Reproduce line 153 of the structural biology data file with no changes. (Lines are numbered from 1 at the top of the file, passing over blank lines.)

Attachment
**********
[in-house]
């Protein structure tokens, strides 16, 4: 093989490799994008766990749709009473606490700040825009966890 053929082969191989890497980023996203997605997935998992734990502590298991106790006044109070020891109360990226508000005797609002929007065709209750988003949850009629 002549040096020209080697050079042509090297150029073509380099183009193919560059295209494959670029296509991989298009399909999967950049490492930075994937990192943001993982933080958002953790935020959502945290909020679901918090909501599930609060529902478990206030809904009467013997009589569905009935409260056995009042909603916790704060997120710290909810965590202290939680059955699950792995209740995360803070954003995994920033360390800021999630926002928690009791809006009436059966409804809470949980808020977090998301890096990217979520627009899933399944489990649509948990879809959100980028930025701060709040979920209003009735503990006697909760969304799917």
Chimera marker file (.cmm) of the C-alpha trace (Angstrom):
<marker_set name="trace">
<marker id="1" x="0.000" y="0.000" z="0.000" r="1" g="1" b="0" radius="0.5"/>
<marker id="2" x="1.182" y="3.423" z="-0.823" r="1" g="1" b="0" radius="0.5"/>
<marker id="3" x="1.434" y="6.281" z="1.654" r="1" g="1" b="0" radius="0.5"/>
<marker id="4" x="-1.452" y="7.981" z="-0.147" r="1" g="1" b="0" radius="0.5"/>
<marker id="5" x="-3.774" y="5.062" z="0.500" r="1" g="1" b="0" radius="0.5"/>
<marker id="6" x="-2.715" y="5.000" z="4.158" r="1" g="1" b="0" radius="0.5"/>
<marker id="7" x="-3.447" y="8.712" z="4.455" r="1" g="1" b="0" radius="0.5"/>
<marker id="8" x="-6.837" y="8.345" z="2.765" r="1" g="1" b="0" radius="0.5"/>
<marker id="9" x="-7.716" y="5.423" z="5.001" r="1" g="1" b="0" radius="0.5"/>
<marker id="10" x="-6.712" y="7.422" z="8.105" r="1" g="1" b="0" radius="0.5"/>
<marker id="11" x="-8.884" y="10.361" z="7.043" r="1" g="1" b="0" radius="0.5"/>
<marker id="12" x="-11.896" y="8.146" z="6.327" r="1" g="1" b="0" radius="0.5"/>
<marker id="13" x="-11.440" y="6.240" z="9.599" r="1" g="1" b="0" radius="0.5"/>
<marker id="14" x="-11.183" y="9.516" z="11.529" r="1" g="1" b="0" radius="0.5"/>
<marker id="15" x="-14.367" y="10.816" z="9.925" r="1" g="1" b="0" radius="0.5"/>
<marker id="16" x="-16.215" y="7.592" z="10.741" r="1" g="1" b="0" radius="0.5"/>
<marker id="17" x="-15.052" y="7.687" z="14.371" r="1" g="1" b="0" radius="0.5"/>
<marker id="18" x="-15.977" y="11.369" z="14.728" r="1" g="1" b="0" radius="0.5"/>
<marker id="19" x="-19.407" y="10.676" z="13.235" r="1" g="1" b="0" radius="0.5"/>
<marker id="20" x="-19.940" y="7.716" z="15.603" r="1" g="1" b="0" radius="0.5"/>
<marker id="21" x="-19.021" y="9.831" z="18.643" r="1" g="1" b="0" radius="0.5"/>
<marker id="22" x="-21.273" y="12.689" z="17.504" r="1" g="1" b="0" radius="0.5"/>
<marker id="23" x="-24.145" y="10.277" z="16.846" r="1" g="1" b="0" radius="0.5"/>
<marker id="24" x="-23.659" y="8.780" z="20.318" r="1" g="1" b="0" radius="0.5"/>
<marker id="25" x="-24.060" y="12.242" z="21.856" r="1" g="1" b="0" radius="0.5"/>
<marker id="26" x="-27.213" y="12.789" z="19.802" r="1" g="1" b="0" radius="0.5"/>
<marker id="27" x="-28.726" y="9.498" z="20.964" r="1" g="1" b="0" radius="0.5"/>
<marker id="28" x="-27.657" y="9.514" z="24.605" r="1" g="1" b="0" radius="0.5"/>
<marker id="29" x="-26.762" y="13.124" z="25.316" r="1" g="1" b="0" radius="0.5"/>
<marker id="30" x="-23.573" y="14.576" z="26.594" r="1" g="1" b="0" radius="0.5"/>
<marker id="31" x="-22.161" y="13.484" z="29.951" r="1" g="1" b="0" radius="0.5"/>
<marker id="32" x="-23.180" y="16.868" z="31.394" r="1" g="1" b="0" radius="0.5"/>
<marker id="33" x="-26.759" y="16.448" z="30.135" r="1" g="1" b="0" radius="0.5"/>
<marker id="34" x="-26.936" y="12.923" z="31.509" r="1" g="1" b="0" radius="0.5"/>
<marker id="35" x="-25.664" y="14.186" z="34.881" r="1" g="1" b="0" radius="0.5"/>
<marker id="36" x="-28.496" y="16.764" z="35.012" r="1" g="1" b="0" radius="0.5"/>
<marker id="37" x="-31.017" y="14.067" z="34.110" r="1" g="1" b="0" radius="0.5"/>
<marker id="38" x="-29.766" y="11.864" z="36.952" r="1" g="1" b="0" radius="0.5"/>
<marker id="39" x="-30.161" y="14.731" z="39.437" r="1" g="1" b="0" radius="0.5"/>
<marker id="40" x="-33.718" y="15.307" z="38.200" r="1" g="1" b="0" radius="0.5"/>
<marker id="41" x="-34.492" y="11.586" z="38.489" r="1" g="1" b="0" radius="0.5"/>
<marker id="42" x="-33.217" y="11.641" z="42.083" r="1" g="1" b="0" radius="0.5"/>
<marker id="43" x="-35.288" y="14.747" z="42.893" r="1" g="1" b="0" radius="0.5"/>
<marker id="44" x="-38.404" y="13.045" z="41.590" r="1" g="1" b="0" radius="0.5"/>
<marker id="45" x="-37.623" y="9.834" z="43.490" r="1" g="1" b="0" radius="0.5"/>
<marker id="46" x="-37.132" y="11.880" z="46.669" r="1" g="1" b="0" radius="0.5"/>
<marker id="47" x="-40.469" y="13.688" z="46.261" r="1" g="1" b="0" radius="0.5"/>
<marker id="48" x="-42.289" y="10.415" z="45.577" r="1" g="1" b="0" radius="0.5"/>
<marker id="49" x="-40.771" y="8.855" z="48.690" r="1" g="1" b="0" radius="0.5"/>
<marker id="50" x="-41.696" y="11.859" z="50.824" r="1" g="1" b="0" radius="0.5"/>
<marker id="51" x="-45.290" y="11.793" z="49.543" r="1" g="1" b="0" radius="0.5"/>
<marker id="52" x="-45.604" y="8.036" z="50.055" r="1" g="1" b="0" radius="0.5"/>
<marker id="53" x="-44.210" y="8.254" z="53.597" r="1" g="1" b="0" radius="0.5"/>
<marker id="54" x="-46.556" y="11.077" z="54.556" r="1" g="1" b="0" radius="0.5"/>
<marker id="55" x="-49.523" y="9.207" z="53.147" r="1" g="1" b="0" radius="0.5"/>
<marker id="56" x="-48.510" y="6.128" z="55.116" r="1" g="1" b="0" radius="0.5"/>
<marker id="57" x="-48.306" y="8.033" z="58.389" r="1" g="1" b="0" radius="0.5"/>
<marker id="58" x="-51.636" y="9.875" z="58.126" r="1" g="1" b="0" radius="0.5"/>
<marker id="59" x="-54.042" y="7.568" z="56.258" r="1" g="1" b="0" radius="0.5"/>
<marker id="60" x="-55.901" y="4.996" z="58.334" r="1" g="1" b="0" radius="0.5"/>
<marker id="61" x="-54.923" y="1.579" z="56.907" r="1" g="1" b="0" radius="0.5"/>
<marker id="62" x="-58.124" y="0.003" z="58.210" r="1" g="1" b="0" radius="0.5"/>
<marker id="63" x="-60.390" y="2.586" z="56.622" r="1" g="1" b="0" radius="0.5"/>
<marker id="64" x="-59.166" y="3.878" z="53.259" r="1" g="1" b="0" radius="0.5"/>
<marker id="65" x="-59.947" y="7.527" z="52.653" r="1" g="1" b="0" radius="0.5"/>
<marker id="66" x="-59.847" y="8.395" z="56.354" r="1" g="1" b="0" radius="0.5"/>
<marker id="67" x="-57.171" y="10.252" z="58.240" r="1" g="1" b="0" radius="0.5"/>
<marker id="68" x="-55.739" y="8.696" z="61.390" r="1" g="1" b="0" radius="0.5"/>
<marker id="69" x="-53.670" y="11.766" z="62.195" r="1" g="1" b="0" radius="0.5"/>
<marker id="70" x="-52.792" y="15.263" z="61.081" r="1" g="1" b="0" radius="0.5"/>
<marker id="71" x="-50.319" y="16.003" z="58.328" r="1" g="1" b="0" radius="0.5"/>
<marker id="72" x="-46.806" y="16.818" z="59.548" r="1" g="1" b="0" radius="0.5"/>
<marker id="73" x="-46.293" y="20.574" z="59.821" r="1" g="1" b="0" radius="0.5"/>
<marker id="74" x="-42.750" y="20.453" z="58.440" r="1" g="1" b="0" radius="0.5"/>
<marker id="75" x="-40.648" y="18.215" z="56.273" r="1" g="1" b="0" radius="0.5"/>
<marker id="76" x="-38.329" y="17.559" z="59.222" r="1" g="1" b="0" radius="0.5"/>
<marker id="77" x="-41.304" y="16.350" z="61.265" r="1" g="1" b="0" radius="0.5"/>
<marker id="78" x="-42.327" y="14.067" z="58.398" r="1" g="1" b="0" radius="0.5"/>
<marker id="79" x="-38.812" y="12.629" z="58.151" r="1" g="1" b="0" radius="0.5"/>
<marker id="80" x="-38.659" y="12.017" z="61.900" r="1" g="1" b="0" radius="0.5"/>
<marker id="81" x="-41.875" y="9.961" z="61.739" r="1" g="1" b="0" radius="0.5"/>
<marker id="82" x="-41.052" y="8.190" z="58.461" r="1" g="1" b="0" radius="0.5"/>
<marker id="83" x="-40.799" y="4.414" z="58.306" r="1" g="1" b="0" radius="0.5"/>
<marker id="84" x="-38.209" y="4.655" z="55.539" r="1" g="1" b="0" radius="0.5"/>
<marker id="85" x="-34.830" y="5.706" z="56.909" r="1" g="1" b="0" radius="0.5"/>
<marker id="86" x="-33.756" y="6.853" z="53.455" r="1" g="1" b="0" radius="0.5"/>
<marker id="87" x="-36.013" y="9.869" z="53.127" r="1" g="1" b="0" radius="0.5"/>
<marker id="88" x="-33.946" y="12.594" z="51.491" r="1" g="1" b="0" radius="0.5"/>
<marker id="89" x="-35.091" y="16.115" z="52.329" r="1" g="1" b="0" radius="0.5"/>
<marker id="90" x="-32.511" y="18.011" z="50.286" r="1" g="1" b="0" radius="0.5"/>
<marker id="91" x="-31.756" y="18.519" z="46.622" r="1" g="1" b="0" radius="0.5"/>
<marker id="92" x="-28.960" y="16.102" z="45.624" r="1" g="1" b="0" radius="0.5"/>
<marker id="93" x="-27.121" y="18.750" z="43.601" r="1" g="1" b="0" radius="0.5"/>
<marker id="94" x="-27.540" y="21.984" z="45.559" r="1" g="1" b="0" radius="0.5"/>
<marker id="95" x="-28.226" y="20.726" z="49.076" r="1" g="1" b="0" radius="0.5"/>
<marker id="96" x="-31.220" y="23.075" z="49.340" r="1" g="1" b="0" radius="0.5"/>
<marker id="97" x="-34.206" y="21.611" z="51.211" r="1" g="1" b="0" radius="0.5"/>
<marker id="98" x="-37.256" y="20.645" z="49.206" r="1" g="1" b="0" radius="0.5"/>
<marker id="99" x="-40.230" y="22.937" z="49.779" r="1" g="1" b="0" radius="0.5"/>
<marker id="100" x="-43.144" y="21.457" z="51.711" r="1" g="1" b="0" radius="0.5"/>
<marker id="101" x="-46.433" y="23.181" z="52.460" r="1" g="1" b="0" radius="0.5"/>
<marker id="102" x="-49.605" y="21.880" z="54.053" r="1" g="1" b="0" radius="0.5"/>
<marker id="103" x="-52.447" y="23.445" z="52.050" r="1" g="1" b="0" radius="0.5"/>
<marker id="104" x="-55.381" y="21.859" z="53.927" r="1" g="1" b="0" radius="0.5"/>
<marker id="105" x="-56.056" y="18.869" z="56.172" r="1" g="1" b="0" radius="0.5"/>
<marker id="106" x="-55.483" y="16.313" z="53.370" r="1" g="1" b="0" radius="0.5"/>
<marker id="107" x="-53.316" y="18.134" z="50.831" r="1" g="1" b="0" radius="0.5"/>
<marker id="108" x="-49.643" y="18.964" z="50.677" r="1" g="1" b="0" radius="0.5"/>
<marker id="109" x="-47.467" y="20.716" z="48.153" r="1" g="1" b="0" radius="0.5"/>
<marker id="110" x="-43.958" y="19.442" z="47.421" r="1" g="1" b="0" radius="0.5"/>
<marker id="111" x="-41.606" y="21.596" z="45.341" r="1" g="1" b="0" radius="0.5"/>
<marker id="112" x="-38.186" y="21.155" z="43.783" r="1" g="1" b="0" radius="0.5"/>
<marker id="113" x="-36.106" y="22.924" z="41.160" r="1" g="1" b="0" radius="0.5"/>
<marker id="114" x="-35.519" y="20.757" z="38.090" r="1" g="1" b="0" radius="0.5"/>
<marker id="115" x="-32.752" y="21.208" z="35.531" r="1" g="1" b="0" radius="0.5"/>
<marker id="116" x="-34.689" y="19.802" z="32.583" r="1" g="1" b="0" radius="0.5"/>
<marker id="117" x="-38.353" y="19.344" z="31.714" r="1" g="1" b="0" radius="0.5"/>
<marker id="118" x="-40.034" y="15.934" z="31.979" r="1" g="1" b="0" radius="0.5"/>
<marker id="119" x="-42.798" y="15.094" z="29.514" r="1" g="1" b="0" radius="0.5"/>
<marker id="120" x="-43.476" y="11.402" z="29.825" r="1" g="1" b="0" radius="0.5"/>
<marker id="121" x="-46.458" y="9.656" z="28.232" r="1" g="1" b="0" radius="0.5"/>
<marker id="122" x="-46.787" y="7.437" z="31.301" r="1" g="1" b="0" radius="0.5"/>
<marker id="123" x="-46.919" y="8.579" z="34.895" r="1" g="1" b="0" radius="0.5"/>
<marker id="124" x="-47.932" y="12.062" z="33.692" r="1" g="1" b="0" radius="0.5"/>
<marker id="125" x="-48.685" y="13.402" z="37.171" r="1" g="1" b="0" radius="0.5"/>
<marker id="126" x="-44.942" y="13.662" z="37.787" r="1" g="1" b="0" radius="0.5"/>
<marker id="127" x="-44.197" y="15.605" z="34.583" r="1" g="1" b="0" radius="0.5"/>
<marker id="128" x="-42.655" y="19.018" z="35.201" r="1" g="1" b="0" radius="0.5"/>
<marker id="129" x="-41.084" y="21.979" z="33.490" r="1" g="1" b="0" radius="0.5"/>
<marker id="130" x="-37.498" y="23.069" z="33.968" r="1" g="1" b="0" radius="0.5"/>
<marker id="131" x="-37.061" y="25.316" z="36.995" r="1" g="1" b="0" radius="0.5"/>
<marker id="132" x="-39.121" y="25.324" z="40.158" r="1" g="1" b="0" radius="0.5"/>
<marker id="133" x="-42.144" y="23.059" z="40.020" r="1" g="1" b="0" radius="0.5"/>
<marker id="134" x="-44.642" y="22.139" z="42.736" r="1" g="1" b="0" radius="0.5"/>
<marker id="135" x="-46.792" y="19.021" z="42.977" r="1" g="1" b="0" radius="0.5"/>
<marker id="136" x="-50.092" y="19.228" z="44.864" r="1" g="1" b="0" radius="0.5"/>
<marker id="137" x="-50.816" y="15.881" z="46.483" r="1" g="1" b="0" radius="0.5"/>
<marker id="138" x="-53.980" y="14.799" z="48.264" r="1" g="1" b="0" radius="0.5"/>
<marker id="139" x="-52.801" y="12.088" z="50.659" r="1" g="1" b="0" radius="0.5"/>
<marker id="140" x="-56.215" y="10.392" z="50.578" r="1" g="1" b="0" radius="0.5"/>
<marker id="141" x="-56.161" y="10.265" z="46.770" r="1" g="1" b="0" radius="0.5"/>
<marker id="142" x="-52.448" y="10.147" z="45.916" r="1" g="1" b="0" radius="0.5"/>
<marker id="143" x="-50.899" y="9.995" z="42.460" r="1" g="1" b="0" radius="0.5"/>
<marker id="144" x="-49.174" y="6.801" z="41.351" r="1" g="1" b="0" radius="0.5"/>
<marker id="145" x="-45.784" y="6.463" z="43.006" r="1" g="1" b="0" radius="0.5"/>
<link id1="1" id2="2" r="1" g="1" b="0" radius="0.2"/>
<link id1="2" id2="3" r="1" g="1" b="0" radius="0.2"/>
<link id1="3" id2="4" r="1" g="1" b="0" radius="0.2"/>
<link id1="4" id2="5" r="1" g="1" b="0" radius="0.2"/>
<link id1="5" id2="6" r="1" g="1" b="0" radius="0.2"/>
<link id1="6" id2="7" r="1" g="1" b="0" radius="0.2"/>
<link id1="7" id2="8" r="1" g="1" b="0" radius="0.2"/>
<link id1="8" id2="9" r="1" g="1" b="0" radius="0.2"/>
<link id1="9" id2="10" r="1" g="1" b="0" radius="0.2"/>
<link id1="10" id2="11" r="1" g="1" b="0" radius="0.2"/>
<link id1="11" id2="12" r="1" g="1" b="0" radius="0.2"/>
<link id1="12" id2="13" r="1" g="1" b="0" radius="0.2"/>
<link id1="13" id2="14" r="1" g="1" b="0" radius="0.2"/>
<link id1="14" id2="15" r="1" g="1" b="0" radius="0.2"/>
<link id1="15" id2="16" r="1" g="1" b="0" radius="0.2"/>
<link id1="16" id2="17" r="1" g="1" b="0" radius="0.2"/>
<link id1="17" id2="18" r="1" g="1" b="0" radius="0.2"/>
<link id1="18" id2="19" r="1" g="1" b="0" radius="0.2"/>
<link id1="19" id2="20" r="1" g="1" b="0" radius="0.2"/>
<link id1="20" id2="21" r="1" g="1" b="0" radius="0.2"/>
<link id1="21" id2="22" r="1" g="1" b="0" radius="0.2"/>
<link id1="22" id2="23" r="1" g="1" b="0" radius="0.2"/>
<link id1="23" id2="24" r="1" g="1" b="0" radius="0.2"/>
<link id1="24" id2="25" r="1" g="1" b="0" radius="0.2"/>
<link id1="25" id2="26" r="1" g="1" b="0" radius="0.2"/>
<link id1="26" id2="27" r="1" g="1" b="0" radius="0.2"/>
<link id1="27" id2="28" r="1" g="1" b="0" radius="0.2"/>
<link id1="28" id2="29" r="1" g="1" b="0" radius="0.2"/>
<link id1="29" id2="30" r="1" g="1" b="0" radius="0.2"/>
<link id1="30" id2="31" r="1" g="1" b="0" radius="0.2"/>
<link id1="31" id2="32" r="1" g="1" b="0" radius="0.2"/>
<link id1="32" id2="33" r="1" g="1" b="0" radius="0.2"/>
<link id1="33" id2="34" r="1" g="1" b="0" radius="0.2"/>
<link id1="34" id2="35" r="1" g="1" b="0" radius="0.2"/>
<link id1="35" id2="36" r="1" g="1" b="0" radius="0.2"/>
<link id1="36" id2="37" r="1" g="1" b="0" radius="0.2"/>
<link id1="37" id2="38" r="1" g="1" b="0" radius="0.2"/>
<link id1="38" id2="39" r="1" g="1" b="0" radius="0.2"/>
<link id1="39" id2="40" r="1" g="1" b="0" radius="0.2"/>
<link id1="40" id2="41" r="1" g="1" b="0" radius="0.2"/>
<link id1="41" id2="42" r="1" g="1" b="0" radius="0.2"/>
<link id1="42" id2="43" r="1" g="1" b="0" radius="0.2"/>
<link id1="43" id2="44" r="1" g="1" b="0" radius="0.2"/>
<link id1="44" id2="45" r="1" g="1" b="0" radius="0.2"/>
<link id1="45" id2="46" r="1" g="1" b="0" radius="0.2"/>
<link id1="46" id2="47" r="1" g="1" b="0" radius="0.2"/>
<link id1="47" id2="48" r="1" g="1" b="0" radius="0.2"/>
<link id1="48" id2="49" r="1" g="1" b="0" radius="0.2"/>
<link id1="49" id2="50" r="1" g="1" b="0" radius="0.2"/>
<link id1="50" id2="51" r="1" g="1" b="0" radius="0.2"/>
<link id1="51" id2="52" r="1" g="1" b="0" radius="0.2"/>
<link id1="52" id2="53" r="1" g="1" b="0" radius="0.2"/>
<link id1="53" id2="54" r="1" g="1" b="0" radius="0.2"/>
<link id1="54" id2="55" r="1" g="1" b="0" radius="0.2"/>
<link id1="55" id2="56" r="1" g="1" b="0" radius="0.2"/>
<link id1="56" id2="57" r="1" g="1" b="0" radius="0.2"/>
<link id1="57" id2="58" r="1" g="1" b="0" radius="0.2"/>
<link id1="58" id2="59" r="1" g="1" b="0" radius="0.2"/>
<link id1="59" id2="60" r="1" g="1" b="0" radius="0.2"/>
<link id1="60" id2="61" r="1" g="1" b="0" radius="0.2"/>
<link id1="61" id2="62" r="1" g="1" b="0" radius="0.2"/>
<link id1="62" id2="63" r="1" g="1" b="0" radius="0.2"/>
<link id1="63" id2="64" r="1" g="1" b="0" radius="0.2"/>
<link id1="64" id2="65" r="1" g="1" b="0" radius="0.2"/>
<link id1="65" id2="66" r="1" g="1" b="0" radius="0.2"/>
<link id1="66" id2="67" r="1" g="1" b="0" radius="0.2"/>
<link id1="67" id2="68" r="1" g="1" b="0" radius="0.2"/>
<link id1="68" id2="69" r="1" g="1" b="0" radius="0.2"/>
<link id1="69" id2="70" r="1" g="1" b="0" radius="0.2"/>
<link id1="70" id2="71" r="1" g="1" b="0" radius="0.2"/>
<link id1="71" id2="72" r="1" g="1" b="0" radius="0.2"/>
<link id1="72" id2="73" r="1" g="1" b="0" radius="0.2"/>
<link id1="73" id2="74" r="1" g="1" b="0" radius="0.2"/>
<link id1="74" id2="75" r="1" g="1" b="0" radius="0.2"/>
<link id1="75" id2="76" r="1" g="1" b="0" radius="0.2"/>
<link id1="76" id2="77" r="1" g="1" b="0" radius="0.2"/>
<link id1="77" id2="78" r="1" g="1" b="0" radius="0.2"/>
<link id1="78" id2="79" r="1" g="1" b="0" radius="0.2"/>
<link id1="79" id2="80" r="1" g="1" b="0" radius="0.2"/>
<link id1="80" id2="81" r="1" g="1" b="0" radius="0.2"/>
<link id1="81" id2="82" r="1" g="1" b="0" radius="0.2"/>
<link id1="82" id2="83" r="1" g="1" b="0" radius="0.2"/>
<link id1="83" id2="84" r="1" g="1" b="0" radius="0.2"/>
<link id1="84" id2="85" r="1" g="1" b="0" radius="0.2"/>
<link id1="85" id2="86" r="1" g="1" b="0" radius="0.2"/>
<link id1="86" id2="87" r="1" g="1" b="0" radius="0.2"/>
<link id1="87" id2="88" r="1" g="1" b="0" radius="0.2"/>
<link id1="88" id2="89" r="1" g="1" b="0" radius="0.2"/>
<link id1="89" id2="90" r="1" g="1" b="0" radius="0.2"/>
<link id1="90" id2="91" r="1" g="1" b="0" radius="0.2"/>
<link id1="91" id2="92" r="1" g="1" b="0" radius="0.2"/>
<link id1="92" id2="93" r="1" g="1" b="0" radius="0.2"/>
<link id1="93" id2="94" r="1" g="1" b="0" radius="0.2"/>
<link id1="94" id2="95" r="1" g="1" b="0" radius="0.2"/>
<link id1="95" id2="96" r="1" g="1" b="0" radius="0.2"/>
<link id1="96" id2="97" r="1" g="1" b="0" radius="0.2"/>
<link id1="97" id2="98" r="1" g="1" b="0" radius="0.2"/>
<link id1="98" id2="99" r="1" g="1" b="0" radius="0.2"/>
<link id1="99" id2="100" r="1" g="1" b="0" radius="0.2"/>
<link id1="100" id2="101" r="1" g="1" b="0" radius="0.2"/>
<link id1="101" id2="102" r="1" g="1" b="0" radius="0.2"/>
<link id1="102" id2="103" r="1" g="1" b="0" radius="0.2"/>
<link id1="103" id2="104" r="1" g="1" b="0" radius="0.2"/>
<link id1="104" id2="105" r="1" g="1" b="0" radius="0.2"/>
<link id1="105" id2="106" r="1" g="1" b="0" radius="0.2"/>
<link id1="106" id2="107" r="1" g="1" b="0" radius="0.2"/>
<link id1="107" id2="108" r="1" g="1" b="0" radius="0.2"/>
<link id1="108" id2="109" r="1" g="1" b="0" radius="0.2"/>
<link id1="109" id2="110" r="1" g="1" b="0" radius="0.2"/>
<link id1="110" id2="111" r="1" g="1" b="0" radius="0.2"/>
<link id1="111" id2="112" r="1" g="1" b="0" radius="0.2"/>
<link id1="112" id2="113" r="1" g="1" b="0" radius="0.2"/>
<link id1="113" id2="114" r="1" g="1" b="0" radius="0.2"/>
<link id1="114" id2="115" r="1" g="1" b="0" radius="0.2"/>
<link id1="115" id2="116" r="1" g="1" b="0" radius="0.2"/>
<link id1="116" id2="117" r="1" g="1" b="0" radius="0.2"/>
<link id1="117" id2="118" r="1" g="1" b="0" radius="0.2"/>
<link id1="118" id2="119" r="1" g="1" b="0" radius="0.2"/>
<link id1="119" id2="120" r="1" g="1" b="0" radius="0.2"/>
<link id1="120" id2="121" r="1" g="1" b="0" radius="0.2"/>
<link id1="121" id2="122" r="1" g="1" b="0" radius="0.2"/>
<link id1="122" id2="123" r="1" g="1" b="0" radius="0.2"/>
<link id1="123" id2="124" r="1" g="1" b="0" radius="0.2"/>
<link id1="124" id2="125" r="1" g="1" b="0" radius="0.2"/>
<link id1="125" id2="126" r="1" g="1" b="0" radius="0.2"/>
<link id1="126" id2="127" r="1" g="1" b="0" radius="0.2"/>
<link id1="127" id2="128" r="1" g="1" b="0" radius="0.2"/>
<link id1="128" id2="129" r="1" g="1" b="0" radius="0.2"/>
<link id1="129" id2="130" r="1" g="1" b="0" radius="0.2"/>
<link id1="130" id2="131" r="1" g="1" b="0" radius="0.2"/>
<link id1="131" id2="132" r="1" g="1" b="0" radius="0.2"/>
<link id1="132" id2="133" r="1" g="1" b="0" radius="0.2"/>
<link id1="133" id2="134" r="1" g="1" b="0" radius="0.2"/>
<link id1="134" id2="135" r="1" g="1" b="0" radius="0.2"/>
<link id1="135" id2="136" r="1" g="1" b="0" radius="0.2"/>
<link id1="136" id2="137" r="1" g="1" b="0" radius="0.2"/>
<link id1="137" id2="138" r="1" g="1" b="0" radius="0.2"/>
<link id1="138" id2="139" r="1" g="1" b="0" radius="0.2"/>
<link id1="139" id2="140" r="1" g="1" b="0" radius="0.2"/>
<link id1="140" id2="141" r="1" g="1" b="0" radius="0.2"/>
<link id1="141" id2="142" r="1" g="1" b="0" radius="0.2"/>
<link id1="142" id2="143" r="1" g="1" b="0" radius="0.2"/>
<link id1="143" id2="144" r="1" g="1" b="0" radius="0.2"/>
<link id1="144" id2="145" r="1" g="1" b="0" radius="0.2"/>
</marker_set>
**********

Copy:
<link id1="4" id2="5" r="1" g="1" b="0" radius="0.2"/>